Ishita_Akhter_503121_PhD_Thesis.pdf (11.69 MB)

Ishita_Akhter_503121_PhD_Thesis.pdf

Download (11.69 MB)
thesis
posted on 11.03.2021, 18:18 by ISHITA AKHTER
In recent years, the evolution of mobile communication has projected a tremendous growth in the capacity demand of the cellular communication network. Hence, telecommunication service operators have been researching different methods to accommodate such enormous demand growth of data communications. One such approach was to deploy additional macrocells with advanced wireless technology to cater to the bandwidth demand. This approach was not a cost-optimal one due to limited signal spectrum, inter-site distances among cells, risk of higher electromagnetic radiation propagation. Hence, a heterogeneous network deployment is to encounter the increased capacity need would be a more robust solution. Such systems deploy small-cell Base Transceiver Station (BTS) with a smaller coverage radius, alongside the traditional macrocell BTSs, to counter the capacity need and related issues. The planning of such a Small-cell Network (SCN) requires extensive forms of studies, and the purpose would be to focus on specific aspects of network planning to influence the outcome of such tasks directly. These cellular wireless networks connect with a backhaul infrastructure to offer a cost-effective, high capacity, robust, energy-efficient and future-proof connectivity between these “small cells” and the core network. This thesis presents relevant research studies performed to optimise the deployment of wireless small-cell networks. Firstly, using a novel network planning algorithm, a network of small-cells is planned for different 4G carrier frequencies. This framework also maintained the Maximum Allowable Path Loss (MAPL) level for the transmitted signal from SC. The framework incorporated geographical terrain factors of ground elevation and slope values, locations and fixed coverage area formation for the selected small-cells. An energy and cost-effective optimised backhaul architecture, based on the Gigabit Passive Optical Network (GPON) technology, leveraging an existing optical fibre network resources is separately planned and dimensioned to connect with the planned small-cell network approach mentioned above. Next, the two different SCN and GPON planning methods are combined under one optimisation framework to construct a simplified network planning method applied to any cellular technology or GPON type utilised. Finally, a network capacity analysis is done, concerning the data consumption by devices, based on the population density over the case study area and the assigned 5G Small-cell (SC) carrier frequency data rate. Based on that information and other known constraints and parameters, a corresponding optimisation framework will be developed. This framework would utilise the concept of cellular frequency spectrum refarming to share the frequency spectrum of wireless signals. In turn, this allowed various types of cellular networks from different generations to function in the same wireless frequency spectrum. In summary, the technical research contribution presented in this thesis describes multiple approaches to plan a wireless small-cell network. The research also dimensions an appropriate optical backhaul network, for different cellular and optical network characteristics, within the premises of a heterogeneous telecommunications network. Additionally, we discussed some future research directions evolving from our work, alongside concluding remarks.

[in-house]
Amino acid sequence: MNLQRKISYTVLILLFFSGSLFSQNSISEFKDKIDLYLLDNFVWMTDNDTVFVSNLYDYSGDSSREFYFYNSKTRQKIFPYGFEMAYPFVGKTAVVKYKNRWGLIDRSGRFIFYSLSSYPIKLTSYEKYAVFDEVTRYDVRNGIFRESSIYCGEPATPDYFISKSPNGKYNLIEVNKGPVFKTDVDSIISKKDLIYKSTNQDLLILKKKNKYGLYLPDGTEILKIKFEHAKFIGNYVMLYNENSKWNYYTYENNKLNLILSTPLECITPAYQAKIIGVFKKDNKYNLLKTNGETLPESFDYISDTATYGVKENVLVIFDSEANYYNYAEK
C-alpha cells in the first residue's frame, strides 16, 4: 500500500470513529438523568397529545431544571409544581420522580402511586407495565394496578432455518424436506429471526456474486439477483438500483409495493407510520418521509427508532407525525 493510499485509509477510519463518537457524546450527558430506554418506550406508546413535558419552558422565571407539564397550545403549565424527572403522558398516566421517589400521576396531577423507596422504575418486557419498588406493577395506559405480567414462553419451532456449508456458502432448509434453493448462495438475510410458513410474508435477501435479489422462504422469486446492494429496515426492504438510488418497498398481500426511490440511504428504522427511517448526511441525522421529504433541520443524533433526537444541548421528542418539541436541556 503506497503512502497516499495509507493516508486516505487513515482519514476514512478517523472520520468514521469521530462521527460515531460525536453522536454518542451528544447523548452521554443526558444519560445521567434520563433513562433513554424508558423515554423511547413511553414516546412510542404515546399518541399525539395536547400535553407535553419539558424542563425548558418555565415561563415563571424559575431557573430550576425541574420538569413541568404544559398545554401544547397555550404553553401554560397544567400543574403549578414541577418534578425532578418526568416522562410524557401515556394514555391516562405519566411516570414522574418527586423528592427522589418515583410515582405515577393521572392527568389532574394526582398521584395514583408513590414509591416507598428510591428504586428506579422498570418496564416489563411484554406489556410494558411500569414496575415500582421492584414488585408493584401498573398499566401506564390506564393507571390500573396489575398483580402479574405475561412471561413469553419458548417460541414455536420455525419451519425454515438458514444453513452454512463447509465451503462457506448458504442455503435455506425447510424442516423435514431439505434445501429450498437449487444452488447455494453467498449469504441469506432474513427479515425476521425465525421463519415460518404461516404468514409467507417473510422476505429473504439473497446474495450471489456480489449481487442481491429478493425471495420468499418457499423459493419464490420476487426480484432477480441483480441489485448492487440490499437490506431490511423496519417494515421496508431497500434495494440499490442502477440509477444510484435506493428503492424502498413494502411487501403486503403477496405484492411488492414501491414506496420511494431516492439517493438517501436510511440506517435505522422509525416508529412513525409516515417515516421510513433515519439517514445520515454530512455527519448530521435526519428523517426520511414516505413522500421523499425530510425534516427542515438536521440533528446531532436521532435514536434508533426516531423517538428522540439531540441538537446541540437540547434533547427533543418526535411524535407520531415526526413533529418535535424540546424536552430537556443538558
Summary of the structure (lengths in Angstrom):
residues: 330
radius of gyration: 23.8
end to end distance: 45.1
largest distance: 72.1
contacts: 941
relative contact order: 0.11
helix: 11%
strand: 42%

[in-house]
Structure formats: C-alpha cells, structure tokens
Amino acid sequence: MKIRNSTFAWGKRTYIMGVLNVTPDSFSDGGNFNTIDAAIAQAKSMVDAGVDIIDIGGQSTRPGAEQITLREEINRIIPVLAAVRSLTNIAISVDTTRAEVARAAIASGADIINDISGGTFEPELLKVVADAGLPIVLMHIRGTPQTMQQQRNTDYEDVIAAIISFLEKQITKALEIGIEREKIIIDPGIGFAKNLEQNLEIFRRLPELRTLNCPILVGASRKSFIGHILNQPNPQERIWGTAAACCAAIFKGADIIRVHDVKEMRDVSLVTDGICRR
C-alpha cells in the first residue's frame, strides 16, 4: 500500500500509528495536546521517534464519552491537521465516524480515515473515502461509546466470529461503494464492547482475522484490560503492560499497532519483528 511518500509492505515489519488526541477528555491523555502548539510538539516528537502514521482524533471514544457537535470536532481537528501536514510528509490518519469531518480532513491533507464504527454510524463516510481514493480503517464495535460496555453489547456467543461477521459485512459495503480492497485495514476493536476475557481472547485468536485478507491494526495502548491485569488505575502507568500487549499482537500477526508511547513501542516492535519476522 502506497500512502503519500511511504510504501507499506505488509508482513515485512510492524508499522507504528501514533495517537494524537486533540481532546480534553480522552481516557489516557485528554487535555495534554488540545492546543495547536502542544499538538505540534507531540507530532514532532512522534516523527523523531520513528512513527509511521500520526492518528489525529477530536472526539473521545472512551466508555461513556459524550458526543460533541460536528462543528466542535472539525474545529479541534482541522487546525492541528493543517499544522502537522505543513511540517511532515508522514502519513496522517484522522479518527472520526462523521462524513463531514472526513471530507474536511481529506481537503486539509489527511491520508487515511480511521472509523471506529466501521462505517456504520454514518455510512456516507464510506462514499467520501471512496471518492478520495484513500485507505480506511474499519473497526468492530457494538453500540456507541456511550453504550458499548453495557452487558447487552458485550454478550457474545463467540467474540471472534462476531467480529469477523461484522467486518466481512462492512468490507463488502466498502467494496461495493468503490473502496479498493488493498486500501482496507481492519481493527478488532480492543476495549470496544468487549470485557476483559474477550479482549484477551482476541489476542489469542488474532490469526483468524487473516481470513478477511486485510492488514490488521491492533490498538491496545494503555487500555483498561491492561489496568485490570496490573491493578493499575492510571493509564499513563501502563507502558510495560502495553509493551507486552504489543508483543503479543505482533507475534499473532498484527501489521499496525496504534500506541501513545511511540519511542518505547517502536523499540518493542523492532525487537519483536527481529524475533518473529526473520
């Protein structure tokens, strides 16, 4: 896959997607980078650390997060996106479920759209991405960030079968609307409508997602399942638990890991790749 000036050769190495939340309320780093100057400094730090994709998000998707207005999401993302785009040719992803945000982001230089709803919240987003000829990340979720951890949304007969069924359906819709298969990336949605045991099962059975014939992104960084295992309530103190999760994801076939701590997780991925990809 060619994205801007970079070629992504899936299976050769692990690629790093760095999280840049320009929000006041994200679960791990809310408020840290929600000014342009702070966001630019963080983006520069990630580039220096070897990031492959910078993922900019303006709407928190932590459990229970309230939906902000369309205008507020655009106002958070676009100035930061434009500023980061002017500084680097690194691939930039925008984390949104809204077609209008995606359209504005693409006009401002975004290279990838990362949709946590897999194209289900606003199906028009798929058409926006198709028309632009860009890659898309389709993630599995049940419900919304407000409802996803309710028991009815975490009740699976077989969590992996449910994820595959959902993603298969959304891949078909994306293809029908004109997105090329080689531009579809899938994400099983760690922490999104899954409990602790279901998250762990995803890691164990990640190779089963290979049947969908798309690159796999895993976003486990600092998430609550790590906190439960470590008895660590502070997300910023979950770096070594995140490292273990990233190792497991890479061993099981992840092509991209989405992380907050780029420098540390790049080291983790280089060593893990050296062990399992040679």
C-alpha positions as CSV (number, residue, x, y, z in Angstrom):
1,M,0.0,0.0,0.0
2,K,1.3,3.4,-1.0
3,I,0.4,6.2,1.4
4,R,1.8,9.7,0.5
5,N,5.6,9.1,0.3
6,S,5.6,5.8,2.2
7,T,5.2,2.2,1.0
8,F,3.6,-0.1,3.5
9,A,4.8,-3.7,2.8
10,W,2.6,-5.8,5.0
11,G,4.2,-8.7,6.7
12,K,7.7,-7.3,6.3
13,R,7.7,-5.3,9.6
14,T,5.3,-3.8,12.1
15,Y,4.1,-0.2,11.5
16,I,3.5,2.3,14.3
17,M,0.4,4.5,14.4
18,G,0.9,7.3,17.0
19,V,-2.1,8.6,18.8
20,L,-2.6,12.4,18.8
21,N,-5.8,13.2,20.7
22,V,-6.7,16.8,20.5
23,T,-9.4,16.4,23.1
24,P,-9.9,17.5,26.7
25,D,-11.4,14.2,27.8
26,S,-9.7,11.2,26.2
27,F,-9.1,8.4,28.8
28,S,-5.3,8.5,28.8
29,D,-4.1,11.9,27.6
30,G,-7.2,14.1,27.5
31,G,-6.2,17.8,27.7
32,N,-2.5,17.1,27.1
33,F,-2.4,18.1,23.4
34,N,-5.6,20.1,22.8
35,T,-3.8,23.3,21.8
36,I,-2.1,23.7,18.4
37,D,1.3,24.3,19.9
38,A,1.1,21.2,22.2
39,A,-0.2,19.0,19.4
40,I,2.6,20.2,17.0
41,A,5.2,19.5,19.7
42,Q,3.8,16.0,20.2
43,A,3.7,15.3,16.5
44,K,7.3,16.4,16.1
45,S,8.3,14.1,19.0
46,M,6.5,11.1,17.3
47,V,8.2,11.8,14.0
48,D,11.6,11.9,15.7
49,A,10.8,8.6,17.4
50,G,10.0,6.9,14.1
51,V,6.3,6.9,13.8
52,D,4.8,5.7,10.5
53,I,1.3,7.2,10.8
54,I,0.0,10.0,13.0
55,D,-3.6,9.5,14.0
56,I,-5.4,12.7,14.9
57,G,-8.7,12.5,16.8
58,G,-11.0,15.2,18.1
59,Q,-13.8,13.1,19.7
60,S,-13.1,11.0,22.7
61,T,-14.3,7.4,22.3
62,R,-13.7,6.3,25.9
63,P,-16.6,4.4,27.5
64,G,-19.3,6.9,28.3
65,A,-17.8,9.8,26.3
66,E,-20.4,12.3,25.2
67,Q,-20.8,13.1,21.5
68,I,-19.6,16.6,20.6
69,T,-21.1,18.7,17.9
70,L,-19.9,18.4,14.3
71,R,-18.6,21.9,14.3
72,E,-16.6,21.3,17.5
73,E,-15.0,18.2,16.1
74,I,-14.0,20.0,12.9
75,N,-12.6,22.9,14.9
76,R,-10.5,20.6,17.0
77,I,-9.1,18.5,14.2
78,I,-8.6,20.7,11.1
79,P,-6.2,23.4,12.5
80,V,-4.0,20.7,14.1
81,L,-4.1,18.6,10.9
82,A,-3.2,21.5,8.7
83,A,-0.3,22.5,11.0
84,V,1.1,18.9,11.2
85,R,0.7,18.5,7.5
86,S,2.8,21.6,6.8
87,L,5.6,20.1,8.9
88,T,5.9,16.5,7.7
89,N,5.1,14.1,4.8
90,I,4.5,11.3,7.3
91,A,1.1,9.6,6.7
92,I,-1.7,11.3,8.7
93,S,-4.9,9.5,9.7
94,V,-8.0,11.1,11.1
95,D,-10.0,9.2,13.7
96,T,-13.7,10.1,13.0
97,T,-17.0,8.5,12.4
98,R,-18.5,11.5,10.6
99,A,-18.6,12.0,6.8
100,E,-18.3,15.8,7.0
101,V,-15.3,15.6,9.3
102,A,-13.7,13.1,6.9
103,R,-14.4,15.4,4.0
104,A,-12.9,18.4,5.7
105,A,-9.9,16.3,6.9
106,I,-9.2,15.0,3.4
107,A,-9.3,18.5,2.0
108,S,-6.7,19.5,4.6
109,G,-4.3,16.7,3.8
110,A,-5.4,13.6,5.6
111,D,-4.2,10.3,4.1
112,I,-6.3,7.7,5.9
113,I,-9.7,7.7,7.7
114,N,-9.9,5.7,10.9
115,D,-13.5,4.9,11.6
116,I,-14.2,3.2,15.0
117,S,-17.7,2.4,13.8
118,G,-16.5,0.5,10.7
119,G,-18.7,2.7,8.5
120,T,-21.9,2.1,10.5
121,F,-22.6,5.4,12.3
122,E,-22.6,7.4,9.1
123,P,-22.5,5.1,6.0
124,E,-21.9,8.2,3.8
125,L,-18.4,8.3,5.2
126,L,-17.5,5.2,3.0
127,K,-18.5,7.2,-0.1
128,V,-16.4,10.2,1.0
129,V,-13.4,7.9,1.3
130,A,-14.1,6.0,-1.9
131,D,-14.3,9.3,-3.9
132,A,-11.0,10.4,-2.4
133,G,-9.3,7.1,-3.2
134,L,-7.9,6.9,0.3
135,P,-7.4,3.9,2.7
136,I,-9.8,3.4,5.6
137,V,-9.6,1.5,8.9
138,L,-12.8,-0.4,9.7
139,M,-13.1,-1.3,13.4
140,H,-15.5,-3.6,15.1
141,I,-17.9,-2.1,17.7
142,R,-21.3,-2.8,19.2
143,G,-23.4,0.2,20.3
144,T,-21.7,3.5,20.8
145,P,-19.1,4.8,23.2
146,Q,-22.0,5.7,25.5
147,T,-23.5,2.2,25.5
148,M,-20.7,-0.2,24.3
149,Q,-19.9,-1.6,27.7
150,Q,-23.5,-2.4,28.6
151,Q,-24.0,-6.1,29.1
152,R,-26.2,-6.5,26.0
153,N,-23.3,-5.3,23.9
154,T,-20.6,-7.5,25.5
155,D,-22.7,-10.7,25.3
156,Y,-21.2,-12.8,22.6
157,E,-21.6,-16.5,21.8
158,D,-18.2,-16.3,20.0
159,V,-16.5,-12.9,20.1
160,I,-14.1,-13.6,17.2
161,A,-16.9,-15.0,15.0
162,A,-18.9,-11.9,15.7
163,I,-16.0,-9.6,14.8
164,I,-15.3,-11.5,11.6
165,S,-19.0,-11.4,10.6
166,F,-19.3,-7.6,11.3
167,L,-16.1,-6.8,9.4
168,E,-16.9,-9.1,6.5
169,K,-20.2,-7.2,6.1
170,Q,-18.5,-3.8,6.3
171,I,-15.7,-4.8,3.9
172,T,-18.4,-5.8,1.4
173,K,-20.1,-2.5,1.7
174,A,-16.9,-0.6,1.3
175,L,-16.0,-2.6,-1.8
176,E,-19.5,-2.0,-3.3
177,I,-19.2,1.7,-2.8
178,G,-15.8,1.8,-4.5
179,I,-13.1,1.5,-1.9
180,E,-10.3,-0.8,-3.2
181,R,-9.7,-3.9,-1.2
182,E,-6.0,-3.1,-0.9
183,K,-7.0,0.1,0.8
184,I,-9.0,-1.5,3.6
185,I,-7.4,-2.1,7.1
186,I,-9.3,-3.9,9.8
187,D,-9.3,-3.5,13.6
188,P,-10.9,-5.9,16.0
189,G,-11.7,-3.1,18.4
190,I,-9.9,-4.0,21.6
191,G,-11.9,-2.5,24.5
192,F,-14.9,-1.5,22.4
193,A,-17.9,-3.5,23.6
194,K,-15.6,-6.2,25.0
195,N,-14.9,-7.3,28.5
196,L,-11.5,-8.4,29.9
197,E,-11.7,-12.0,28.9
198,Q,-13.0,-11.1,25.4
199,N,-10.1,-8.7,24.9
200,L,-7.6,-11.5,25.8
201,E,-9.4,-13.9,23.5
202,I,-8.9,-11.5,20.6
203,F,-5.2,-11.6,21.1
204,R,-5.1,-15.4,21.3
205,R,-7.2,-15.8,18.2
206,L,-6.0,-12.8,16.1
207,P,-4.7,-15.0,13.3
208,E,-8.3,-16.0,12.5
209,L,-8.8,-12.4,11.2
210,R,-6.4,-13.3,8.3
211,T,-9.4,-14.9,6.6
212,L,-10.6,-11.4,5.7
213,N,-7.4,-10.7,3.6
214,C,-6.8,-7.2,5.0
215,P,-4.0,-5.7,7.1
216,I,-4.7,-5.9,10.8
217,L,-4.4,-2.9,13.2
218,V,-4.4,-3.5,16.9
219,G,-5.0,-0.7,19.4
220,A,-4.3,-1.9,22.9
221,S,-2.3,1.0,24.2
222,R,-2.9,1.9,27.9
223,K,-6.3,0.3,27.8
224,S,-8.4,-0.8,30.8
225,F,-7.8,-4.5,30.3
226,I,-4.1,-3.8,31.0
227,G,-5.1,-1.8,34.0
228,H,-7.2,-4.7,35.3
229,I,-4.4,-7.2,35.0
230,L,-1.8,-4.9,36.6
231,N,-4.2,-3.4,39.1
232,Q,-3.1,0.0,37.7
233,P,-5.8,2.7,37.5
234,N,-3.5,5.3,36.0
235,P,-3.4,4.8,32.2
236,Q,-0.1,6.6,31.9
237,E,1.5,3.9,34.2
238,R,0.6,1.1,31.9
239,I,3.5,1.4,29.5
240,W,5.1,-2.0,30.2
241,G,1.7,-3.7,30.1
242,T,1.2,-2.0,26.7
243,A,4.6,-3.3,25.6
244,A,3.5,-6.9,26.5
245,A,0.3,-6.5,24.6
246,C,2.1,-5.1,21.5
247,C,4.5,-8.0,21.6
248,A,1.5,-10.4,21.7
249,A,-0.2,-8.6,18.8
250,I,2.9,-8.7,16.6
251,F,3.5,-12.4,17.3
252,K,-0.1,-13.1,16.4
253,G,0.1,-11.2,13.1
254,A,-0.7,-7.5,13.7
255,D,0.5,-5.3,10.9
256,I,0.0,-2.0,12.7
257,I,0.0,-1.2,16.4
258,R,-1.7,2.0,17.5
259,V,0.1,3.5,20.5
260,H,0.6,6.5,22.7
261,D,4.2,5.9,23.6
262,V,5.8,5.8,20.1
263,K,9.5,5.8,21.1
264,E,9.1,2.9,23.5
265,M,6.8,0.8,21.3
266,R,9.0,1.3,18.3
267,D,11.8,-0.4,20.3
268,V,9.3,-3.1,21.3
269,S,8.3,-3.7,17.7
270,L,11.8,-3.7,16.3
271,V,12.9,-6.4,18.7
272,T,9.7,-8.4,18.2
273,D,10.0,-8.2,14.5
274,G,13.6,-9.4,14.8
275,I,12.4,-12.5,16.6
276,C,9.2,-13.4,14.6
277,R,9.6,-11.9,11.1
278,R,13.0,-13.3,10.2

History

Licence

Exports